Hanukkah: festival of lights


Javen Oswald

Throughout Hanukkah, candles on a Menorah are lit to represent the eight days that oil burnt.

Javen Oswald, Correspondent

The Jewish holiday Hanukkah begins on Nov. 28 and lasts until the evening of Dec. 6. It commemorates the miracle of the only jug of oil used to make fire remaining lasting for eight days instead of one.

Hanukkah, often referred to as “the festival of lights,” is a holiday recognized by Jews during November or December. It has a seemingly endless amount of spellings having 24 spellings in the Oxford Dictionary such as Hanuka, Chanukkah, and Chanukah. Much like other holidays, everyone celebrates uniquely. People usually do this in their homes or go to their synagogue and observe the holiday with their congregation. 

Senior Maddie Kagan explains that the date of Hanukkah changes every year. It starts on the 25th day of Kislev. Hanukkah follows the Hebrew calendar, which is why the date of the holiday fluctuates in the Gregorian calendar.

Hanukkah remembers the story of the Maccabees, a group of Jews, who stood up against their Greek ruler. The ruler took over the Jewish temple and forced the Jews to worship Greek gods. The Maccabees took back the temple but only one jug of untainted oil remained to light the menorah, which is similar to a lamp with eight candleholders to commemorate the miracle.

“Oil meant for one candle lasted for eight days. So that’s why Hanukkah is eight days,” Kagan said.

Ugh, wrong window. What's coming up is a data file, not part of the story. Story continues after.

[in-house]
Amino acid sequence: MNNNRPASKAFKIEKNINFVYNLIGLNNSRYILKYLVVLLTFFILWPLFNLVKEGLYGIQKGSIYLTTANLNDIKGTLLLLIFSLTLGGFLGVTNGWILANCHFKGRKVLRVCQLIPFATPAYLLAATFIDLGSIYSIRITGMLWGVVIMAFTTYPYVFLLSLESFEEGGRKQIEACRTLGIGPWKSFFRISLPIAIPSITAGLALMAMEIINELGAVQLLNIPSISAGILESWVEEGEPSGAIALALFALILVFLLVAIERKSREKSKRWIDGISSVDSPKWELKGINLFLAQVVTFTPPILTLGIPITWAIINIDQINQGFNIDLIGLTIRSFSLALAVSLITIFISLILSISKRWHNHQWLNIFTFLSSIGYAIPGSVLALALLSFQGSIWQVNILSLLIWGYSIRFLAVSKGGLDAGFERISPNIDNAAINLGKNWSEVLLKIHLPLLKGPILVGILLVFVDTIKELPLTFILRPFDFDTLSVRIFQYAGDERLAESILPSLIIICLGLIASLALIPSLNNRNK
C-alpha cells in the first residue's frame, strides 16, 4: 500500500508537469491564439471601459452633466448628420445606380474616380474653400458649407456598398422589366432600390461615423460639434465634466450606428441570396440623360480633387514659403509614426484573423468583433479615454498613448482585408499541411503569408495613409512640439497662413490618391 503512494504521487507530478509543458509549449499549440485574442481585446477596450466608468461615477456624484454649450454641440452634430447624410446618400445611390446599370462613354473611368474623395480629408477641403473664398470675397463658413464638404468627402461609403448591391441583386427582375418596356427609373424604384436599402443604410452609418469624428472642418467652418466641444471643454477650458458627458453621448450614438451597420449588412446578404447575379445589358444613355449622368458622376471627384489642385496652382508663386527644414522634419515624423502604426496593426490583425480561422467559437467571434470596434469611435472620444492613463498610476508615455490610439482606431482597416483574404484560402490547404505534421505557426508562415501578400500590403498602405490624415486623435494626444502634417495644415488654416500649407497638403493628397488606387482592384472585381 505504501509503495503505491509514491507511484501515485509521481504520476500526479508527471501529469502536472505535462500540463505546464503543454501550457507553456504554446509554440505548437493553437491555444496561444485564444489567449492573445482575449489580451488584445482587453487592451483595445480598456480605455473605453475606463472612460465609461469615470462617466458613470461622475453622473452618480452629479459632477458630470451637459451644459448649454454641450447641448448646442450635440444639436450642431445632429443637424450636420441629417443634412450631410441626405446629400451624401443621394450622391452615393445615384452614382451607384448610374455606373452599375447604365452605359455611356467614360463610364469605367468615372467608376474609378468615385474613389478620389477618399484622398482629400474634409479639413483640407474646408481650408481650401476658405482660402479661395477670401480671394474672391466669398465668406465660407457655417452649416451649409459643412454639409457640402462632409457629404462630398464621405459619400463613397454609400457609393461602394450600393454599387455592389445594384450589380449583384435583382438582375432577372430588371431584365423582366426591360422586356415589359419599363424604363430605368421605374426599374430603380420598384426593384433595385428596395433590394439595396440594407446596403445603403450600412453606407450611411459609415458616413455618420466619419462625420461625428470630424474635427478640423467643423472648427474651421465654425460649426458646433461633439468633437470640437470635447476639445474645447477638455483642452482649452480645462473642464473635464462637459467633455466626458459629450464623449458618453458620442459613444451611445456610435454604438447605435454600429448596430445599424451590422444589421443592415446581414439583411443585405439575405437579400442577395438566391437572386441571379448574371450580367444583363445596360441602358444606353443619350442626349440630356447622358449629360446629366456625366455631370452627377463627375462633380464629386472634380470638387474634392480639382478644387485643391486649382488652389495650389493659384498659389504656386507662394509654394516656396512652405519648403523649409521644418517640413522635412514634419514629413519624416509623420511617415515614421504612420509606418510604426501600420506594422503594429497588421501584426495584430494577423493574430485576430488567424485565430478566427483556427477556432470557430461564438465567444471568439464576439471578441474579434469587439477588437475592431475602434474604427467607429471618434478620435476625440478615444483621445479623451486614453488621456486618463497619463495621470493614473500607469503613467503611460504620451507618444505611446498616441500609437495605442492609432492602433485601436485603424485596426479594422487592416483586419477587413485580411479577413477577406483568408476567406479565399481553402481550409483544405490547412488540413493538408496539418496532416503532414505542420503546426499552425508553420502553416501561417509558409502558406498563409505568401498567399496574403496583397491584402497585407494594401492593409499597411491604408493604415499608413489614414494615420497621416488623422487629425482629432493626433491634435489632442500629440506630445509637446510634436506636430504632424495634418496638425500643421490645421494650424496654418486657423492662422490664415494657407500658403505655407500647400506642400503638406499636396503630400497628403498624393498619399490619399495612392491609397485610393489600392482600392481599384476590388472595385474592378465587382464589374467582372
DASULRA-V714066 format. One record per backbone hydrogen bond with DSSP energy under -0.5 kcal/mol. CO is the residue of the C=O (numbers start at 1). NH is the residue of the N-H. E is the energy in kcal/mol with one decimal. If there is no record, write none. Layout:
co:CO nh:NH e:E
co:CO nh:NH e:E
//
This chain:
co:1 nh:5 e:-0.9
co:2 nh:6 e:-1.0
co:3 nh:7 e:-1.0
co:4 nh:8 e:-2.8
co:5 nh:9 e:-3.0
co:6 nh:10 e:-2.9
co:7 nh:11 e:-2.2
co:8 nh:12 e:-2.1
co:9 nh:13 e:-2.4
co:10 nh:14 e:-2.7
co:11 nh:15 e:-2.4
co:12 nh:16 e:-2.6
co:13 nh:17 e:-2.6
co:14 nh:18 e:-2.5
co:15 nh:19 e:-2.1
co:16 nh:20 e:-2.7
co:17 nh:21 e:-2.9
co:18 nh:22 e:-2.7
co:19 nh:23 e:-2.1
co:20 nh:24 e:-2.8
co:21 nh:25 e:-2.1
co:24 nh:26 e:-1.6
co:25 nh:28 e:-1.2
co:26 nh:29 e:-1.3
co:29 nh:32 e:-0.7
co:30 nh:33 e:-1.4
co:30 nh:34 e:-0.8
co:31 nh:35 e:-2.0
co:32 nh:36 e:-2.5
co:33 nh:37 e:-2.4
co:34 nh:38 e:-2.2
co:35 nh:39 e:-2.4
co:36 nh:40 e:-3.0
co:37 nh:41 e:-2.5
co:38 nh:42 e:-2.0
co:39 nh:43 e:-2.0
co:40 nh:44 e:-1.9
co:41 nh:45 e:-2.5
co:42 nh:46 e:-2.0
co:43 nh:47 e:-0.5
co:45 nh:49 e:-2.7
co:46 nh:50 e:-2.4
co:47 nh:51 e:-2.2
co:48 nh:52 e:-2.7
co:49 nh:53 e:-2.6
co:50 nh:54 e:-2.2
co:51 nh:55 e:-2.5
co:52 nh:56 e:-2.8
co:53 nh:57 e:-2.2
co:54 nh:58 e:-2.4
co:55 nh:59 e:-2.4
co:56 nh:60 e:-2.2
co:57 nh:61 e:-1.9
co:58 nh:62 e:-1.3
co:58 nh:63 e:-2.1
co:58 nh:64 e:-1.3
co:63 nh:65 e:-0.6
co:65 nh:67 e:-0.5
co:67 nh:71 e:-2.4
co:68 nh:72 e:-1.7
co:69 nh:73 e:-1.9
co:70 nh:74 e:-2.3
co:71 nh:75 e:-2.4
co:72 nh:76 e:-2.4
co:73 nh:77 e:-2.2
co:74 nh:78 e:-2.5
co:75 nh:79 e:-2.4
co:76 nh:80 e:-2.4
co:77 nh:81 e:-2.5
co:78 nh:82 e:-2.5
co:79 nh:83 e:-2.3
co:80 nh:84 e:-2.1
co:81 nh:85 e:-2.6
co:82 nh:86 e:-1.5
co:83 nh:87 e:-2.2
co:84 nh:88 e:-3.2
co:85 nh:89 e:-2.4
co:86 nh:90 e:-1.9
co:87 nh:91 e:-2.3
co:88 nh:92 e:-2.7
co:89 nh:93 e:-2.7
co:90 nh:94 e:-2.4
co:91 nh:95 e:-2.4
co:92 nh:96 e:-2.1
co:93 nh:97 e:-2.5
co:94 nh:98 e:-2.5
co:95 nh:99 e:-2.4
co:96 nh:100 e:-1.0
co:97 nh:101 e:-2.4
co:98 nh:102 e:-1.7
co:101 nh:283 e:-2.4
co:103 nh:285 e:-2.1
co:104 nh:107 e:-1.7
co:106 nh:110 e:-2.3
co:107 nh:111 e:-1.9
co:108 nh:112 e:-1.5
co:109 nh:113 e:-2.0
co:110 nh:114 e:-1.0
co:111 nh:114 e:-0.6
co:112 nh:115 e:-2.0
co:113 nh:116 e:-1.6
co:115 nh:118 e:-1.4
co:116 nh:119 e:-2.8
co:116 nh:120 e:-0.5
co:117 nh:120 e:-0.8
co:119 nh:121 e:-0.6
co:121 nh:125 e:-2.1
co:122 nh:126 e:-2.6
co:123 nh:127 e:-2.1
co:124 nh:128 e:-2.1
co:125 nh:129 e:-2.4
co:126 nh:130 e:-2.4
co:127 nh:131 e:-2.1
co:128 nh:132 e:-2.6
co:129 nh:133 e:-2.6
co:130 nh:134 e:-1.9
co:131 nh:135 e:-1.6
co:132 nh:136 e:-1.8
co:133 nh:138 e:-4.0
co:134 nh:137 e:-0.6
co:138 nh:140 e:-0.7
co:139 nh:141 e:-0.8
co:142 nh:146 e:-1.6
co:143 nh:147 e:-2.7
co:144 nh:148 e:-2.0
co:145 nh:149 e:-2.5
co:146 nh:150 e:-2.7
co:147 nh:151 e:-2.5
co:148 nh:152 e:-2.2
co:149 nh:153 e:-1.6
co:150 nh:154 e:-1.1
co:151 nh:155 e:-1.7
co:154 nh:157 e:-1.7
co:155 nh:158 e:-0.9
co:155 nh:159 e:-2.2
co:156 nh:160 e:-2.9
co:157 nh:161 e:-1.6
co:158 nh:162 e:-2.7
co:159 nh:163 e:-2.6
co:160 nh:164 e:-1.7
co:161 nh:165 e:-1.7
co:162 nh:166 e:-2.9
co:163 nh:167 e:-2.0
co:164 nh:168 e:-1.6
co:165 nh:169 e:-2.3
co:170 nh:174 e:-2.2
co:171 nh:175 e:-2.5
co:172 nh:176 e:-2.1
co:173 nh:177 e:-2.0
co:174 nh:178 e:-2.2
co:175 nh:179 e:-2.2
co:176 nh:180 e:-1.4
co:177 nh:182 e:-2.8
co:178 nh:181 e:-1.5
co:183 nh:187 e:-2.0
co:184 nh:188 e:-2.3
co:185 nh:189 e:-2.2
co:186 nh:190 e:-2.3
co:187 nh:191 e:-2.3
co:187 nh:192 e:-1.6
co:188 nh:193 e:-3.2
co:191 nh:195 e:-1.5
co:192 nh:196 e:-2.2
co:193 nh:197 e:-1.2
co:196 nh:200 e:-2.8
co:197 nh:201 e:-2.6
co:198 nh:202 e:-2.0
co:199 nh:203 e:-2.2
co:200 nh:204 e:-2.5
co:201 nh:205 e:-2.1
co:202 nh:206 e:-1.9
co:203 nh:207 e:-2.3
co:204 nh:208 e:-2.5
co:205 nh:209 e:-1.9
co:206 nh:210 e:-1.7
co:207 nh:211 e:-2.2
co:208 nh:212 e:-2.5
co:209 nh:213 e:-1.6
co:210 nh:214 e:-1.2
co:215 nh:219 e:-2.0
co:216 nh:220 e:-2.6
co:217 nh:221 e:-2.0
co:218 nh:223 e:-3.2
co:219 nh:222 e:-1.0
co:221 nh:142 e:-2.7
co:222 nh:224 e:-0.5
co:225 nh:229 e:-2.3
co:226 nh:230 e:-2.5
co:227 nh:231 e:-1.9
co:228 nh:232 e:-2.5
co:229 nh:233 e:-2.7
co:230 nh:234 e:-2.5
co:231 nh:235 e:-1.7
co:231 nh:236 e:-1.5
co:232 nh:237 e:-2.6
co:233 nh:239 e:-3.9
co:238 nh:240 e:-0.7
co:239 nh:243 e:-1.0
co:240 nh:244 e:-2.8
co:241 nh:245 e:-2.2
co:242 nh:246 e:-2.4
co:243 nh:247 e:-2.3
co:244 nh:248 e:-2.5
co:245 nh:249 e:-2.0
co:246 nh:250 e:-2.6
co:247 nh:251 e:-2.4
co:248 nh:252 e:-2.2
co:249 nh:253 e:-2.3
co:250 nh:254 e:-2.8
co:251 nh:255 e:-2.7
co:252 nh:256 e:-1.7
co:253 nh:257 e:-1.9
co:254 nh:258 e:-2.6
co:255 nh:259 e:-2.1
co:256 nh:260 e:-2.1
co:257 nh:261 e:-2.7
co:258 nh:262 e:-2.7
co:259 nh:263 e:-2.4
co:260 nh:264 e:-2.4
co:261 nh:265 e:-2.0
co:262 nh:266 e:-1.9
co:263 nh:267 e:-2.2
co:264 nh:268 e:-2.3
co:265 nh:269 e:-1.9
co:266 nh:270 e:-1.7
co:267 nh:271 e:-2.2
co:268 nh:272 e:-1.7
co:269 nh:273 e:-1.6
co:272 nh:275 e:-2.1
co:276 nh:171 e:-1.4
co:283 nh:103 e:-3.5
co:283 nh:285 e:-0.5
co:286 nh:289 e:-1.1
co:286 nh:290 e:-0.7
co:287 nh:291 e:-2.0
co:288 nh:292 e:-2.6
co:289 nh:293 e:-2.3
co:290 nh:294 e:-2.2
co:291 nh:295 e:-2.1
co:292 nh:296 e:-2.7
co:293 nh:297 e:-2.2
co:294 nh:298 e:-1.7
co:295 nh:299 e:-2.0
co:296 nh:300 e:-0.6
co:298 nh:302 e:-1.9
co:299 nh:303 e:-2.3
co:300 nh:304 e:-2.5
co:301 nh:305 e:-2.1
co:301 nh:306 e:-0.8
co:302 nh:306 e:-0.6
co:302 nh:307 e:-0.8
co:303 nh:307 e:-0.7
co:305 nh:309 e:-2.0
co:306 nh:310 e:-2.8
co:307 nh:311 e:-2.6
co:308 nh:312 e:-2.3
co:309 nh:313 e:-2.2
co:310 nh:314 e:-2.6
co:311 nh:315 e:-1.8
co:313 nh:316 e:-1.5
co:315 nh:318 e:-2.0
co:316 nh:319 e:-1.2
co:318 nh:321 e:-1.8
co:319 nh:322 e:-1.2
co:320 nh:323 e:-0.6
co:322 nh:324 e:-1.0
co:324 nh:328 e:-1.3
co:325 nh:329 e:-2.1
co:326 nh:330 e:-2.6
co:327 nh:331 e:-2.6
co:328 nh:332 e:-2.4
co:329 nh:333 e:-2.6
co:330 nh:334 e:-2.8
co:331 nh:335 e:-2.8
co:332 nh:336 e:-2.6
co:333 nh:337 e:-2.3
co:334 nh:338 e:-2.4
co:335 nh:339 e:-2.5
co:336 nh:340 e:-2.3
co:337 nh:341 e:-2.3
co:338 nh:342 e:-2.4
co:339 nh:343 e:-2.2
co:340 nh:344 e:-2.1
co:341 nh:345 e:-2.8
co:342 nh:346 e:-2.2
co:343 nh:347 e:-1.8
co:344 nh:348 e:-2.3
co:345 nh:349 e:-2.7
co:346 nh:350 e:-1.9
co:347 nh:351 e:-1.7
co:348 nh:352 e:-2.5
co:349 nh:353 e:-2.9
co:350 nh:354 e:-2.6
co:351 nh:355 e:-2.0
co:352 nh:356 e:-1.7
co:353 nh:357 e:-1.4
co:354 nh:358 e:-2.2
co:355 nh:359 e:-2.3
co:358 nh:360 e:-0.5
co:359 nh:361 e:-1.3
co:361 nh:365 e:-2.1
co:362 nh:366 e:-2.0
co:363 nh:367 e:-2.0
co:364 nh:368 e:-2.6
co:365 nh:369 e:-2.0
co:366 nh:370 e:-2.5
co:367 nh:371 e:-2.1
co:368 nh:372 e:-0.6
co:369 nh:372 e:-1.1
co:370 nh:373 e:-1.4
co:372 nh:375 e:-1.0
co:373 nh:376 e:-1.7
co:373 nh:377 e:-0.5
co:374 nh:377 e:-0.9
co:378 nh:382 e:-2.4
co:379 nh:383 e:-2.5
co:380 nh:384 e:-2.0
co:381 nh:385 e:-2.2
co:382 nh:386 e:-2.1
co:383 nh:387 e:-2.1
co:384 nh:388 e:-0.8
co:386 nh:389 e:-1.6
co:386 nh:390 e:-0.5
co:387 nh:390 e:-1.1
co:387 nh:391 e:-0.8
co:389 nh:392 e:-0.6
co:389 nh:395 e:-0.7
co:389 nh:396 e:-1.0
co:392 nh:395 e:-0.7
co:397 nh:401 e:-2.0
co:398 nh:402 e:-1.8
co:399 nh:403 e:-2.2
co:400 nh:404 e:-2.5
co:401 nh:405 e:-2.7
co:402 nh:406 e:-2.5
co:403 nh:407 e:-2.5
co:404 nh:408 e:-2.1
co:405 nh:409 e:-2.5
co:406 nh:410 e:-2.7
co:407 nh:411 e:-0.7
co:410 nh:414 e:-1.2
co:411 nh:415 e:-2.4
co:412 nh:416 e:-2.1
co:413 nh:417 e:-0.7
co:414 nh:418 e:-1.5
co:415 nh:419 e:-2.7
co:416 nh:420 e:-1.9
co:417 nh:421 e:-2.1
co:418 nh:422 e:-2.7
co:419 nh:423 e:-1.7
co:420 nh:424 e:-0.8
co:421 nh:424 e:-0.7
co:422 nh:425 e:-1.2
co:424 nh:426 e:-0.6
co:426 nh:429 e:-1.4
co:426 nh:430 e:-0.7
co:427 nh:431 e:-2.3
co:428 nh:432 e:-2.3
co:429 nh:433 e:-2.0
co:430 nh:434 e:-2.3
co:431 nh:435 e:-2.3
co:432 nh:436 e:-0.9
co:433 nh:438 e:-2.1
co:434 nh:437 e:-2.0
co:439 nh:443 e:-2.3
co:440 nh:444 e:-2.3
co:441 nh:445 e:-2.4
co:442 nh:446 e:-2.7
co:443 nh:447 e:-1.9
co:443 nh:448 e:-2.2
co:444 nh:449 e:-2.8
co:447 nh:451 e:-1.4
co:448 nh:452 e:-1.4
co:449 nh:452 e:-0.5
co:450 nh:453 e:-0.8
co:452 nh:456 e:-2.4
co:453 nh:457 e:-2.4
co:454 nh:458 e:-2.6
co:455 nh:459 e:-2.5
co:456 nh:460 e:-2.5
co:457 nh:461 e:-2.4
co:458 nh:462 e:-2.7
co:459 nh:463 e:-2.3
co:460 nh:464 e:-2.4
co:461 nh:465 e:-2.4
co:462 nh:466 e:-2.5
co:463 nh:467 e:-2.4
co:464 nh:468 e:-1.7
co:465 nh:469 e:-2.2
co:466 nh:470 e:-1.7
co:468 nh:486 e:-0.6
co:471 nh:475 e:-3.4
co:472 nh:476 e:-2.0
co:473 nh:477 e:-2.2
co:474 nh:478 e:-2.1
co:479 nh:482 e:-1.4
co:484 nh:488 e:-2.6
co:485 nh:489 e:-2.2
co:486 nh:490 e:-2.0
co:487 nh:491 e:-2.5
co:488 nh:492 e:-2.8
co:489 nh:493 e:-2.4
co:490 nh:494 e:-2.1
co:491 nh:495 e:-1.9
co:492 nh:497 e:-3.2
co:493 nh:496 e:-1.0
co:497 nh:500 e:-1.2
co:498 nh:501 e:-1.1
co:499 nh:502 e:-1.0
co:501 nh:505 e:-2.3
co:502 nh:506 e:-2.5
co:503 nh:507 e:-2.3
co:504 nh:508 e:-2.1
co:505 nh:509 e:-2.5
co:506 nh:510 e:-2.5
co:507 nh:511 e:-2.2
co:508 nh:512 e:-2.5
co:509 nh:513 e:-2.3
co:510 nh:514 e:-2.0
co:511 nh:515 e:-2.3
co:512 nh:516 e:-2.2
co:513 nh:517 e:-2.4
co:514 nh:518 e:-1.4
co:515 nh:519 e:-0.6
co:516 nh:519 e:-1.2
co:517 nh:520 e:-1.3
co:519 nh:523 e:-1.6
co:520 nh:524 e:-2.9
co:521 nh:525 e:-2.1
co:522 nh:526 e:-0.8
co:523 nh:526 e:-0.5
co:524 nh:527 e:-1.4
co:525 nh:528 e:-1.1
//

Everybody celebrates Hanukkah in a way that best suits them. One way that people celebrate is by playing a game called dreidel during the eight days of Hanukkah. 

“It’s a spinning top game that’s played with either money or gelt, which is like chocolate candy,” Kagan said.

Senior Leora Gadd celebrates Hanukkah with her family and friends. She eats oily foods to remember the small amount of oil that lasted eight days. She also lights the menorah, adding one candle each night.

“We light candles every night for the eight days. We eat oily foods like donuts and latkes (potato pancakes),” Gadd said.

For many Jews, Hanukkah is not the most important holiday to the Jewish religion. Yom Kippur, also known as the day of atonement, is more often considered the holiest of Jewish holidays. 

Among many Jewish students, Hanukkah is believed to be overshadowed by Christmas. There is a false consensus among many that Hanukkah is the Jewish Christmas.

“It’s not our most important holiday,” Gadd said. “And, it is not the same as Christmas.”